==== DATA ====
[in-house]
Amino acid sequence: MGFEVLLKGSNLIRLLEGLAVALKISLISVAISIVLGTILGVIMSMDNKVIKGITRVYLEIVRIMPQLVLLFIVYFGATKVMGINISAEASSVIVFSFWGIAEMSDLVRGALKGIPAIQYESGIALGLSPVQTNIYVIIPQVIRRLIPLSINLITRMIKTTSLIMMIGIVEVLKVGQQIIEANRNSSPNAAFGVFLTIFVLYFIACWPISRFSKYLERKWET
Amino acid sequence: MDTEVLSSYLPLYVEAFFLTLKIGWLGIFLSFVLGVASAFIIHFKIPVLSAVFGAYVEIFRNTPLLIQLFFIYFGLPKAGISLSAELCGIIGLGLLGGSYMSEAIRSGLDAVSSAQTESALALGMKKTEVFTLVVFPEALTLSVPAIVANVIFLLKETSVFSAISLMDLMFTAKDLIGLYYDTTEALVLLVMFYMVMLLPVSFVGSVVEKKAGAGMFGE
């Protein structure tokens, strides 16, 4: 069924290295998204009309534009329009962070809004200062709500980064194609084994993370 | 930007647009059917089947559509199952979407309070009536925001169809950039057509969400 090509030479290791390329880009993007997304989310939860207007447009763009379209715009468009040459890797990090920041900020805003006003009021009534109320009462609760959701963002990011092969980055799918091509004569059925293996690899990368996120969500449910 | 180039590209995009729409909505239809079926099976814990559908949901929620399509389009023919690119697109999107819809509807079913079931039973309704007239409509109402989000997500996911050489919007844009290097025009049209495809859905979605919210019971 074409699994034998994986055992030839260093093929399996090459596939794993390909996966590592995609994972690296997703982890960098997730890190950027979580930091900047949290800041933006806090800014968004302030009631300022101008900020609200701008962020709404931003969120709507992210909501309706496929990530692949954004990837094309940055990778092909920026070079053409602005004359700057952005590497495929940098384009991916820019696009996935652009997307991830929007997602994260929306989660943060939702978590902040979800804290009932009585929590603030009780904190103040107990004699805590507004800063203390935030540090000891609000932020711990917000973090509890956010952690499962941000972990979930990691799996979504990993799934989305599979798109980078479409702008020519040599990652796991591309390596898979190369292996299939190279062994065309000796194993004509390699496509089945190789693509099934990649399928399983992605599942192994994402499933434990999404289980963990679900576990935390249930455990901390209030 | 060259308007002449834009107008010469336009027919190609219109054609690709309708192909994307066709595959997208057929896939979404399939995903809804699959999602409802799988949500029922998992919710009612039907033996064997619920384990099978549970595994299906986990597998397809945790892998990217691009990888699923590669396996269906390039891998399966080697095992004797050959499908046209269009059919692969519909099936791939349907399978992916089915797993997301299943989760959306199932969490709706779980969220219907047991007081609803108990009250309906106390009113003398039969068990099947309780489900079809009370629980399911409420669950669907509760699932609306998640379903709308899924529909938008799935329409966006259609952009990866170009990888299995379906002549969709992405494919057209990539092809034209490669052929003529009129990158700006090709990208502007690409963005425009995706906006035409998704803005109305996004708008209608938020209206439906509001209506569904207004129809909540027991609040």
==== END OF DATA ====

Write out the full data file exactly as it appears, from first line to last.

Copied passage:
[in-house]
Amino acid sequence: MGFEVLLKGSNLIRLLEGLAVALKISLISVAISIVLGTILGVIMSMDNKVIKGITRVYLEIVRIMPQLVLLFIVYFGATKVMGINISAEASSVIVFSFWGIAEMSDLVRGALKGIPAIQYESGIALGLSPVQTNIYVIIPQVIRRLIPLSINLITRMIKTTSLIMMIGIVEVLKVGQQIIEANRNSSPNAAFGVFLTIFVLYFIACWPISRFSKYLERKWET
Amino acid sequence: MDTEVLSSYLPLYVEAFFLTLKIGWLGIFLSFVLGVASAFIIHFKIPVLSAVFGAYVEIFRNTPLLIQLFFIYFGLPKAGISLSAELCGIIGLGLLGGSYMSEAIRSGLDAVSSAQTESALALGMKKTEVFTLVVFPEALTLSVPAIVANVIFLLKETSVFSAISLMDLMFTAKDLIGLYYDTTEALVLLVMFYMVMLLPVSFVGSVVEKKAGAGMFGE
């Protein structure tokens, strides 16, 4: 069924290295998204009309534009329009962070809004200062709500980064194609084994993370 | 930007647009059917089947559509199952979407309070009536925001169809950039057509969400 090509030479290791390329880009993007997304989310939860207007447009763009379209715009468009040459890797990090920041900020805003006003009021009534109320009462609760959701963002990011092969980055799918091509004569059925293996690899990368996120969500449910 | 180039590209995009729409909505239809079926099976814990559908949901929620399509389009023919690119697109999107819809509807079913079931039973309704007239409509109402989000997500996911050489919007844009290097025009049209495809859905979605919210019971 074409699994034998994986055992030839260093093929399996090459596939794993390909996966590592995609994972690296997703982890960098997730890190950027979580930091900047949290800041933006806090800014968004302030009631300022101008900020609200701008962020709404931003969120709507992210909501309706496929990530692949954004990837094309940055990778092909920026070079053409602005004359700057952005590497495929940098384009991916820019696009996935652009997307991830929007997602994260929306989660943060939702978590902040979800804290009932009585929590603030009780904190103040107990004699805590507004800063203390935030540090000891609000932020711990917000973090509890956010952690499962941000972990979930990691799996979504990993799934989305599979798109980078479409702008020519040599990652796991591309390596898979190369292996299939190279062994065309000796194993004509390699496509089945190789693509099934990649399928399983992605599942192994994402499933434990999404289980963990679900576990935390249930455990901390209030 | 060259308007002449834009107008010469336009027919190609219109054609690709309708192909994307066709595959997208057929896939979404399939995903809804699959999602409802799988949500029922998992919710009612039907033996064997619920384990099978549970595994299906986990597998397809945790892998990217691009990888699923590669396996269906390039891998399966080697095992004797050959499908046209269009059919692969519909099936791939349907399978992916089915797993997301299943989760959306199932969490709706779980969220219907047991007081609803108990009250309906106390009113003398039969068990099947309780489900079809009370629980399911409420669950669907509760699932609306998640379903709308899924529909938008799935329409966006259609952009990866170009990888299995379906002549969709992405494919057209990539092809034209490669052929003529009129990158700006090709990208502007690409963005425009995706906006035409998704803005109305996004708008209608938020209206439906509001209506569904207004129809909540027991609040």